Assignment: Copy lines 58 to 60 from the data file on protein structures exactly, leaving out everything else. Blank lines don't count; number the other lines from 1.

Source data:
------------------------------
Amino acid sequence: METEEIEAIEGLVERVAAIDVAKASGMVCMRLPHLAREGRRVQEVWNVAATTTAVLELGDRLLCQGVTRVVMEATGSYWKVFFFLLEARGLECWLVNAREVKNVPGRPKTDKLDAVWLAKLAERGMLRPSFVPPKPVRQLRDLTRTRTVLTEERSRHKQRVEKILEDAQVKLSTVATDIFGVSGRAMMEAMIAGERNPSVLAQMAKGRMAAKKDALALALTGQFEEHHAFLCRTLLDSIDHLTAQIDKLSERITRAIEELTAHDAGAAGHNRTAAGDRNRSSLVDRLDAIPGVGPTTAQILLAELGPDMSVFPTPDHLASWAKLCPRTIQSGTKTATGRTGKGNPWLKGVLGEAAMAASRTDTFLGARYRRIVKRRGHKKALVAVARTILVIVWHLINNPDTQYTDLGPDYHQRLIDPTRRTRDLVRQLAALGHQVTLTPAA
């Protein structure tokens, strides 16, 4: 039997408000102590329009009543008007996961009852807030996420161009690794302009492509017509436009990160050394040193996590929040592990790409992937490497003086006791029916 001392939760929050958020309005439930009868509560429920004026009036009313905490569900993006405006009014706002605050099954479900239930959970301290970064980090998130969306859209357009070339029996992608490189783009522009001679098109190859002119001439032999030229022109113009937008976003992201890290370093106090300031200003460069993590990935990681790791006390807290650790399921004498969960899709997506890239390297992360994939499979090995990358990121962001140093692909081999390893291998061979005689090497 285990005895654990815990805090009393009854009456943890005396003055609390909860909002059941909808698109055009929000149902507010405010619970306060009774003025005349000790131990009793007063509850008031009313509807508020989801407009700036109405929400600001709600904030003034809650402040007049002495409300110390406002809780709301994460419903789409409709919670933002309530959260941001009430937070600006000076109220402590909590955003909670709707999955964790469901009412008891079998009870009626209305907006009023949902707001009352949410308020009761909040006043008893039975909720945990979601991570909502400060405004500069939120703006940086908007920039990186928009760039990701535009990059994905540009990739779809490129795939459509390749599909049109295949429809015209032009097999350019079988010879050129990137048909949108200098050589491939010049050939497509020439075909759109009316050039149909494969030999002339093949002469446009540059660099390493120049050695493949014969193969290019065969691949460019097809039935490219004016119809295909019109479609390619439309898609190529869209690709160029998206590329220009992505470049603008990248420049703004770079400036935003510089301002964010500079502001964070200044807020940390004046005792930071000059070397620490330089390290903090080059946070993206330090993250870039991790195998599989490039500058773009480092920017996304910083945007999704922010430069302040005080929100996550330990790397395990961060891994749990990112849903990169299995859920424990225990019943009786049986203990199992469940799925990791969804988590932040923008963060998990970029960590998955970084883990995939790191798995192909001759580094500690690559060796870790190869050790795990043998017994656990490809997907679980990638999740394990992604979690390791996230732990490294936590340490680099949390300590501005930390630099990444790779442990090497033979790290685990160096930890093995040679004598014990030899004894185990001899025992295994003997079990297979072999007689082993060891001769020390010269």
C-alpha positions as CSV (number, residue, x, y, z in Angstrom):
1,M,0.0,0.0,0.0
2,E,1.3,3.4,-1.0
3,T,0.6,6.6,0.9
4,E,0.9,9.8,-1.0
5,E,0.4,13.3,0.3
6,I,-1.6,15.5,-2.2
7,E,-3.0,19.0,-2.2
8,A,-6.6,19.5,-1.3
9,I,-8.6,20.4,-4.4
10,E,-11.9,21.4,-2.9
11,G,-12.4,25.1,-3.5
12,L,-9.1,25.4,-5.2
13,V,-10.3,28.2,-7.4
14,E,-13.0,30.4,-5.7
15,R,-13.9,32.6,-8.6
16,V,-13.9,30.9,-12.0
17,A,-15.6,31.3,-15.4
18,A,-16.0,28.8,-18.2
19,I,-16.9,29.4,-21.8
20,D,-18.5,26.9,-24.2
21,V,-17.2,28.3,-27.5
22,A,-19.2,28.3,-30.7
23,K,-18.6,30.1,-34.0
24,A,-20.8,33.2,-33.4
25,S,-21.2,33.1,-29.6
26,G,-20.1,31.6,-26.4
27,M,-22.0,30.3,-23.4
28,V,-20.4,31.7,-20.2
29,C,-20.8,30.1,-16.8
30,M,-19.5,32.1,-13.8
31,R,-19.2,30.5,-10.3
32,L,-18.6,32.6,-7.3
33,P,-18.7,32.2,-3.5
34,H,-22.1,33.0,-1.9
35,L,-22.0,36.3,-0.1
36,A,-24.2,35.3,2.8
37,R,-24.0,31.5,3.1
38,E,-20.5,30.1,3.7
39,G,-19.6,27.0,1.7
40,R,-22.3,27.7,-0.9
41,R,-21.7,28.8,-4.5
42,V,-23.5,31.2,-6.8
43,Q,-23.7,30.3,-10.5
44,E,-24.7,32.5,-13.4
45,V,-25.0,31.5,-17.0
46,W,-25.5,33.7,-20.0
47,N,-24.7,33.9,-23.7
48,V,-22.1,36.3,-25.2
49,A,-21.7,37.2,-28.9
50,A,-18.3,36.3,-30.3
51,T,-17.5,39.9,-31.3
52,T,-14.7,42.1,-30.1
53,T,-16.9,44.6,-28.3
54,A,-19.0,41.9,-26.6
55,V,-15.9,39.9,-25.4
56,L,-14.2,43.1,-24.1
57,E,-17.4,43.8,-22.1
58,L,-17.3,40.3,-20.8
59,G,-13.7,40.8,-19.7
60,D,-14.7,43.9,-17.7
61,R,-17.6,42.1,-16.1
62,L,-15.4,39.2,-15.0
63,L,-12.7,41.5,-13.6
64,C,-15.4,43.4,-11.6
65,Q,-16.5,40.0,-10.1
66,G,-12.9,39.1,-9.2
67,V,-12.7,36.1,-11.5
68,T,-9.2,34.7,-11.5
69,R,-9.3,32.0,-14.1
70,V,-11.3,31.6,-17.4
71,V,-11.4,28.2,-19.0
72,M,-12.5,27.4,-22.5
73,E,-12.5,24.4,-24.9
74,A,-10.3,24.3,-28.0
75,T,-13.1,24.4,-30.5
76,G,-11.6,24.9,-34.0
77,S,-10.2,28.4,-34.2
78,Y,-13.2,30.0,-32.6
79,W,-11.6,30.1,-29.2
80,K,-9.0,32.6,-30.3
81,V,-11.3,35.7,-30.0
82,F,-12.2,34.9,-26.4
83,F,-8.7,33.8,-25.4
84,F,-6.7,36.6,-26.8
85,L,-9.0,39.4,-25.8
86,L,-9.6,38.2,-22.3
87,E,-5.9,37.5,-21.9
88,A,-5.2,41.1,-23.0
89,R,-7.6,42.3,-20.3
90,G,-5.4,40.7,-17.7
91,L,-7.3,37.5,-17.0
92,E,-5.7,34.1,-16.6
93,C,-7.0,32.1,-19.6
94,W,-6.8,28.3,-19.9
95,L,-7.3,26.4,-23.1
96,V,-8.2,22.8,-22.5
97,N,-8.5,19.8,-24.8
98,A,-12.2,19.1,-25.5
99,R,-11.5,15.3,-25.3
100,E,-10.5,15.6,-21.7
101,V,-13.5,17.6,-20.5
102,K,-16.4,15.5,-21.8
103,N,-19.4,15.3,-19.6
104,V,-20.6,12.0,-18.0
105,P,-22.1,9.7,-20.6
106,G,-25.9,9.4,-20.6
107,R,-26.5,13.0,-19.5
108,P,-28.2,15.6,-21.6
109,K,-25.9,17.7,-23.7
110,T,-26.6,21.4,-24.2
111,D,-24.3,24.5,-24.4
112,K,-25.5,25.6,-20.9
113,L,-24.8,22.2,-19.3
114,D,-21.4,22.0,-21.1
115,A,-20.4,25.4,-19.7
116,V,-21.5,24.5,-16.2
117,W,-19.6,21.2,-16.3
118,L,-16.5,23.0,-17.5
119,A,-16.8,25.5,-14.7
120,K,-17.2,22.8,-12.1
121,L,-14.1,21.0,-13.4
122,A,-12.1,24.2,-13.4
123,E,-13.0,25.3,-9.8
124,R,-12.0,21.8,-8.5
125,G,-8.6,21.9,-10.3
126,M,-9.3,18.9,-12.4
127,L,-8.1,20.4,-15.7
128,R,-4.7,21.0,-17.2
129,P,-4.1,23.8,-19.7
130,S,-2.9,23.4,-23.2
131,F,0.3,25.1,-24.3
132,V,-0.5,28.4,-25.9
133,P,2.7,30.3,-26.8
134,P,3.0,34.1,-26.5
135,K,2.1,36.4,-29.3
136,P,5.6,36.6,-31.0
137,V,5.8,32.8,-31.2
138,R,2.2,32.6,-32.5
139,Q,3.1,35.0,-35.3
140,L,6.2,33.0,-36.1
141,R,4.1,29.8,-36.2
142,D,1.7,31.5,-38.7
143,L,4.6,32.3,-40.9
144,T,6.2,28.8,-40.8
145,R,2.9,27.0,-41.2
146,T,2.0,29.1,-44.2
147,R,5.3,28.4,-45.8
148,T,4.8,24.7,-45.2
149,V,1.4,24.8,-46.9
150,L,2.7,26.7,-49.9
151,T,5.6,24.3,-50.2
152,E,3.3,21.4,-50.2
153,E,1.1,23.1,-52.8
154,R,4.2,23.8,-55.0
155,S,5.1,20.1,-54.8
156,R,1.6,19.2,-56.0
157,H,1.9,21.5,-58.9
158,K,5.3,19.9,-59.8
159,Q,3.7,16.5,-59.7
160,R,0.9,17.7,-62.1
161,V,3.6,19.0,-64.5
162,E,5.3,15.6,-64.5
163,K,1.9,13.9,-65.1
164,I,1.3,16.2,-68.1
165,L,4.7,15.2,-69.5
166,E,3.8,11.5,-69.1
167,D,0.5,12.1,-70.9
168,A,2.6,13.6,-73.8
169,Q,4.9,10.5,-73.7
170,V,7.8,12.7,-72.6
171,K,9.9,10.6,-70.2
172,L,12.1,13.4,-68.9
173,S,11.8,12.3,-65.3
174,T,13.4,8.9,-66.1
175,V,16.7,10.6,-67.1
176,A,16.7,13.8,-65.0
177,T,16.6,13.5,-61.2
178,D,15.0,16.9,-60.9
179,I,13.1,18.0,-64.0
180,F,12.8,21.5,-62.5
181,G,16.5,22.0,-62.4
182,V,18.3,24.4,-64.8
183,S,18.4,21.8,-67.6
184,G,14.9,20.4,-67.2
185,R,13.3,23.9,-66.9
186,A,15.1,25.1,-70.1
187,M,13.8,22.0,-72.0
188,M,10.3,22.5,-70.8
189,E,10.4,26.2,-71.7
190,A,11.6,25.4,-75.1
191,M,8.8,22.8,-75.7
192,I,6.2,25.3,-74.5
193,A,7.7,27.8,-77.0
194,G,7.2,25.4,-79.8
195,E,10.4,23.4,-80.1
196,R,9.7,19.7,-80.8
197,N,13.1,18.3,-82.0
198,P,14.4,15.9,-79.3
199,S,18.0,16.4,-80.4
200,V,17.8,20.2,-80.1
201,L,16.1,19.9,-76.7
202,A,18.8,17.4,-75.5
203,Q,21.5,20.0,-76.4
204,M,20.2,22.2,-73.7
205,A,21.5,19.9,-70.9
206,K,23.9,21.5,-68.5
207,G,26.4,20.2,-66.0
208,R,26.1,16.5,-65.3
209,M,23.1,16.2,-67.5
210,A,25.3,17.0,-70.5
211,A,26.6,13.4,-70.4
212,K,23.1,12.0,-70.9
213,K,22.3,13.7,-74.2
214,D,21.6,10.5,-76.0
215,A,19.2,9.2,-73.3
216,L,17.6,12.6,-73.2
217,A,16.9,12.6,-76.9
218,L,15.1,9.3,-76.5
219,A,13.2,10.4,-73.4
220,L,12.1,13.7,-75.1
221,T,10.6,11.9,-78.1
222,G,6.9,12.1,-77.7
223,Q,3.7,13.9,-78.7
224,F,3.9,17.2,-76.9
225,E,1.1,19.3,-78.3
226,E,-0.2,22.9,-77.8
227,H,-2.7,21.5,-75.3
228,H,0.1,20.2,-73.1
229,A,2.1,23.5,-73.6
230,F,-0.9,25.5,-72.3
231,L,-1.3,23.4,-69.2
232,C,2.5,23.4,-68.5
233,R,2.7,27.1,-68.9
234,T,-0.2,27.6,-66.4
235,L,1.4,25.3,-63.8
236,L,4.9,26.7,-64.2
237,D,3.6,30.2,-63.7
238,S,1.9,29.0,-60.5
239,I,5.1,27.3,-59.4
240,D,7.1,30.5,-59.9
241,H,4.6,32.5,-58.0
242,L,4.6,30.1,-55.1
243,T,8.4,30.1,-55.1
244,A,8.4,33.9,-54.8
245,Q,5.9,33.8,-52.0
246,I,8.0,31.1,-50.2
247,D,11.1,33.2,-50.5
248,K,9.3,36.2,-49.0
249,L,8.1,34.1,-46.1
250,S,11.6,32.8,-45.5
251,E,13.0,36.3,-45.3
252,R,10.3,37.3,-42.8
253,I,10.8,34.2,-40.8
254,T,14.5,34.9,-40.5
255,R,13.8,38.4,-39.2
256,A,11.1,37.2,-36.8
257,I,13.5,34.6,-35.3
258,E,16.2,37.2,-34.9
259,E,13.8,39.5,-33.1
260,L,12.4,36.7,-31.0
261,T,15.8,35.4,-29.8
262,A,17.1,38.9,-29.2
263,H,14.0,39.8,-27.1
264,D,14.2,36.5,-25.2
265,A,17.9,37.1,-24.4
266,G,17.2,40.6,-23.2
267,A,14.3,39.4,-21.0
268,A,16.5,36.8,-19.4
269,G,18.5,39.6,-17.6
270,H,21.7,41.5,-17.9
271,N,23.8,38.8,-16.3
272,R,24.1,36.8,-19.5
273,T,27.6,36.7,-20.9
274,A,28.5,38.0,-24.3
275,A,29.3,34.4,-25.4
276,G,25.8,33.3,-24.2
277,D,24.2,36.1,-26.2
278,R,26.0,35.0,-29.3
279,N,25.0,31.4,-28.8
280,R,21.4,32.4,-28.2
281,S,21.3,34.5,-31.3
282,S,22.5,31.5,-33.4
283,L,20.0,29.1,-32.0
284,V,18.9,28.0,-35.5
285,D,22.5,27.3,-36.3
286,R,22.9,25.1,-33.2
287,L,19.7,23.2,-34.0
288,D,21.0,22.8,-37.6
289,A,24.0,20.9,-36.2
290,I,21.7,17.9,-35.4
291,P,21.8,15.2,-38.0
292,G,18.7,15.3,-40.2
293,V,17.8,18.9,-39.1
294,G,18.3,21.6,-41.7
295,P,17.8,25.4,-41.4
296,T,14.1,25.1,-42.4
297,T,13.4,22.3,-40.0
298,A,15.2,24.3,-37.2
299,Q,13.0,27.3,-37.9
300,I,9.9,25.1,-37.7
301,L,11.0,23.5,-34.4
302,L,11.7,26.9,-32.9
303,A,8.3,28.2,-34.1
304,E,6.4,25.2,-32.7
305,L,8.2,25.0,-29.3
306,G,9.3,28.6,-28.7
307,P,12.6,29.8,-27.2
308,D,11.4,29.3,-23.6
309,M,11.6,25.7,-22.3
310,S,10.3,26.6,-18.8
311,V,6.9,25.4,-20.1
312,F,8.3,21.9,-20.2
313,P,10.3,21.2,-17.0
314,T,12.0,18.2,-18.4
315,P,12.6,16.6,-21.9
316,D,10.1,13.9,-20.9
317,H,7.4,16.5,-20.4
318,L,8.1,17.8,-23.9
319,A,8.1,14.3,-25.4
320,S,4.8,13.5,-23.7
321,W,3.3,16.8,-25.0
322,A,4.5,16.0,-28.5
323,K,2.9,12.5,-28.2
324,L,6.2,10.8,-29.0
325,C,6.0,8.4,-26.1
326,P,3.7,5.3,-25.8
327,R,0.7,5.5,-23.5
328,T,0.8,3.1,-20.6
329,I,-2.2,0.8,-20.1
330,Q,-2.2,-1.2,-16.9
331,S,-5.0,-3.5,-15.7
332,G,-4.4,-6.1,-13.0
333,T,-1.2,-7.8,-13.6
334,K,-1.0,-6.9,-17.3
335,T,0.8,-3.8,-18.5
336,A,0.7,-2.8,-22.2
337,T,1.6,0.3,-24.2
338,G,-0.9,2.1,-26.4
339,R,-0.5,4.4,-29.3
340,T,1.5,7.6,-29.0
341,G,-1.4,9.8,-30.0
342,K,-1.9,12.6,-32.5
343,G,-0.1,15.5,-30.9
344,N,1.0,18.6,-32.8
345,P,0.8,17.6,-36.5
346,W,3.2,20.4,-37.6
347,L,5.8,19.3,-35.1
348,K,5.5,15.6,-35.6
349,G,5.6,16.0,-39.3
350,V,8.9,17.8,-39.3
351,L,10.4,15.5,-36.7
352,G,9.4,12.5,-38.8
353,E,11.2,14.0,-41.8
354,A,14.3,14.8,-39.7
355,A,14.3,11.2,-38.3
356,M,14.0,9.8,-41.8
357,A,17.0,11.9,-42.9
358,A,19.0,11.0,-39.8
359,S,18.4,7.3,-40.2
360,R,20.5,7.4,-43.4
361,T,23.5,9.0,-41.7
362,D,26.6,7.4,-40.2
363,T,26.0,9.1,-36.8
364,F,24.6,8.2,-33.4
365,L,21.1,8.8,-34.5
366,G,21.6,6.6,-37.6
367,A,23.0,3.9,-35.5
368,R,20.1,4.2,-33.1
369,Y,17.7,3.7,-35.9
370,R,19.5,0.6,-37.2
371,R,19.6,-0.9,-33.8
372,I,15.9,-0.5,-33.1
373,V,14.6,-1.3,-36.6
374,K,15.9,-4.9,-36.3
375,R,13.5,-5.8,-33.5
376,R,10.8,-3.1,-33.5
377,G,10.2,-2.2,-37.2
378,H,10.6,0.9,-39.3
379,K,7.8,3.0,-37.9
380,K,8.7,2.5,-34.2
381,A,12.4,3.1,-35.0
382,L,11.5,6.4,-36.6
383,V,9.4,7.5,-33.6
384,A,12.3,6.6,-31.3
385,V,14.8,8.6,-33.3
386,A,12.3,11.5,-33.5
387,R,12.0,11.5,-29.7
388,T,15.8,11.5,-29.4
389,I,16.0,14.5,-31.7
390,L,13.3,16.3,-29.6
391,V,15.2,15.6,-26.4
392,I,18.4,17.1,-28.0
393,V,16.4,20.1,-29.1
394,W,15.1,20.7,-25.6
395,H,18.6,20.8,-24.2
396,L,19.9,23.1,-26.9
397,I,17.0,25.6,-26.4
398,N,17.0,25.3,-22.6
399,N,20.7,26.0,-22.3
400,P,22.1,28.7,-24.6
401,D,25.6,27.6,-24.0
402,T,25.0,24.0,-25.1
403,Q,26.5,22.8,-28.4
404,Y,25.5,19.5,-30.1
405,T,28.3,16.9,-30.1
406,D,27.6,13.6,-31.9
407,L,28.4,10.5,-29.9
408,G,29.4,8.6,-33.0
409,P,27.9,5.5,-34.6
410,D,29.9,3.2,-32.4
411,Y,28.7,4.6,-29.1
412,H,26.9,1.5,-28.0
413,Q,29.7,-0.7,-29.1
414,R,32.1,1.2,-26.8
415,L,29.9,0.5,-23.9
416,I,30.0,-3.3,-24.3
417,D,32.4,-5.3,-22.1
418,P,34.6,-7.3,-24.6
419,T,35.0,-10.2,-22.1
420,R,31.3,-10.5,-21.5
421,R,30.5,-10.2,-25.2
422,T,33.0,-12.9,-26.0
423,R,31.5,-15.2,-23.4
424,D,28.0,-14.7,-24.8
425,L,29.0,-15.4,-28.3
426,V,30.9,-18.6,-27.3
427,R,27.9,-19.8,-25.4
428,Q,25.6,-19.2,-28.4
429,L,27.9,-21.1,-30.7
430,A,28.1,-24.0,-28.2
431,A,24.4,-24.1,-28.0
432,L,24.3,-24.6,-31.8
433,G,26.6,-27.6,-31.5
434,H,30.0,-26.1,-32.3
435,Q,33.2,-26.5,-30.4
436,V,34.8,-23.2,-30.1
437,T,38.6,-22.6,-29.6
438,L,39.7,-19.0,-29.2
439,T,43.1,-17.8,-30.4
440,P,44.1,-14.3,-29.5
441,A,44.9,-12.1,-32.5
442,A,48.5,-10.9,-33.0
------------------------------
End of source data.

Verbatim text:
55,V,-15.9,39.9,-25.4
56,L,-14.2,43.1,-24.1
57,E,-17.4,43.8,-22.1